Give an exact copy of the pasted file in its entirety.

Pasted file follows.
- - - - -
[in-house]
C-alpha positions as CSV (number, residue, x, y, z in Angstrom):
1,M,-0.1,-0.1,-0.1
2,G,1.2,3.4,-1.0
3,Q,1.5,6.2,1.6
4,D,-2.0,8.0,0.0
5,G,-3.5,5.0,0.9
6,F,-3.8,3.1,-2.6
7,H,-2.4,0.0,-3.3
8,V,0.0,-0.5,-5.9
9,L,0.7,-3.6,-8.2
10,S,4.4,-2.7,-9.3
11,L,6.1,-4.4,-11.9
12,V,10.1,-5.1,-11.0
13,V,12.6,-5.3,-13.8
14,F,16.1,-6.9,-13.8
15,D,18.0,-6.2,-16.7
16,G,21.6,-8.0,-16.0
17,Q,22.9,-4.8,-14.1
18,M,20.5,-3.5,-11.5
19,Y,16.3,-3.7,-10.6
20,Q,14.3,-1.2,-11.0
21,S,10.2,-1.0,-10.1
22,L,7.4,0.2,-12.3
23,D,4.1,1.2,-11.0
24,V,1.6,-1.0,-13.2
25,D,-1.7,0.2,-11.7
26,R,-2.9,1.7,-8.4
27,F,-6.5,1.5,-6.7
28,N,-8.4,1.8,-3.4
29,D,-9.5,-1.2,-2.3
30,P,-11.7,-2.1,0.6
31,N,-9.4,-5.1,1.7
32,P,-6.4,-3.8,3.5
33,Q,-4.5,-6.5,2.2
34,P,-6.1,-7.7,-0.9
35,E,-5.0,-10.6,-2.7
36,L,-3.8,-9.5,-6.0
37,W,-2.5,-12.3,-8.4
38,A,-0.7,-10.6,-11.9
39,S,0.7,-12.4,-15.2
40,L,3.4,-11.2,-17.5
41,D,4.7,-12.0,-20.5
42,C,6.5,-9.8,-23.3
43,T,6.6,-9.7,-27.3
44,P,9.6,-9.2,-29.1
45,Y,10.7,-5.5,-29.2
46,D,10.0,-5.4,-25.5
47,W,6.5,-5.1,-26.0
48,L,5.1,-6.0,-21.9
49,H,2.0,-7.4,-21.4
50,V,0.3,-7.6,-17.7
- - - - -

[in-house]
C-alpha positions as CSV (number, residue, x, y, z in Angstrom):
1,M,-0.1,-0.1,-0.1
2,G,1.2,3.4,-1.0
3,Q,1.5,6.2,1.6
4,D,-2.0,8.0,0.0
5,G,-3.5,5.0,0.9
6,F,-3.8,3.1,-2.6
7,H,-2.4,0.0,-3.3
8,V,0.0,-0.5,-5.9
9,L,0.7,-3.6,-8.2
10,S,4.4,-2.7,-9.3
11,L,6.1,-4.4,-11.9
12,V,10.1,-5.1,-11.0
13,V,12.6,-5.3,-13.8
14,F,16.1,-6.9,-13.8
15,D,18.0,-6.2,-16.7
16,G,21.6,-8.0,-16.0
17,Q,22.9,-4.8,-14.1
18,M,20.5,-3.5,-11.5
19,Y,16.3,-3.7,-10.6
20,Q,14.3,-1.2,-11.0
21,S,10.2,-1.0,-10.1
22,L,7.4,0.2,-12.3
23,D,4.1,1.2,-11.0
24,V,1.6,-1.0,-13.2
25,D,-1.7,0.2,-11.7
26,R,-2.9,1.7,-8.4
27,F,-6.5,1.5,-6.7
28,N,-8.4,1.8,-3.4
29,D,-9.5,-1.2,-2.3
30,P,-11.7,-2.1,0.6
31,N,-9.4,-5.1,1.7
32,P,-6.4,-3.8,3.5
33,Q,-4.5,-6.5,2.2
34,P,-6.1,-7.7,-0.9
35,E,-5.0,-10.6,-2.7
36,L,-3.8,-9.5,-6.0
37,W,-2.5,-12.3,-8.4
38,A,-0.7,-10.6,-11.9
39,S,0.7,-12.4,-15.2
40,L,3.4,-11.2,-17.5
41,D,4.7,-12.0,-20.5
42,C,6.5,-9.8,-23.3
43,T,6.6,-9.7,-27.3
44,P,9.6,-9.2,-29.1
45,Y,10.7,-5.5,-29.2
46,D,10.0,-5.4,-25.5
47,W,6.5,-5.1,-26.0
48,L,5.1,-6.0,-21.9
49,H,2.0,-7.4,-21.4
50,V,0.3,-7.6,-17.7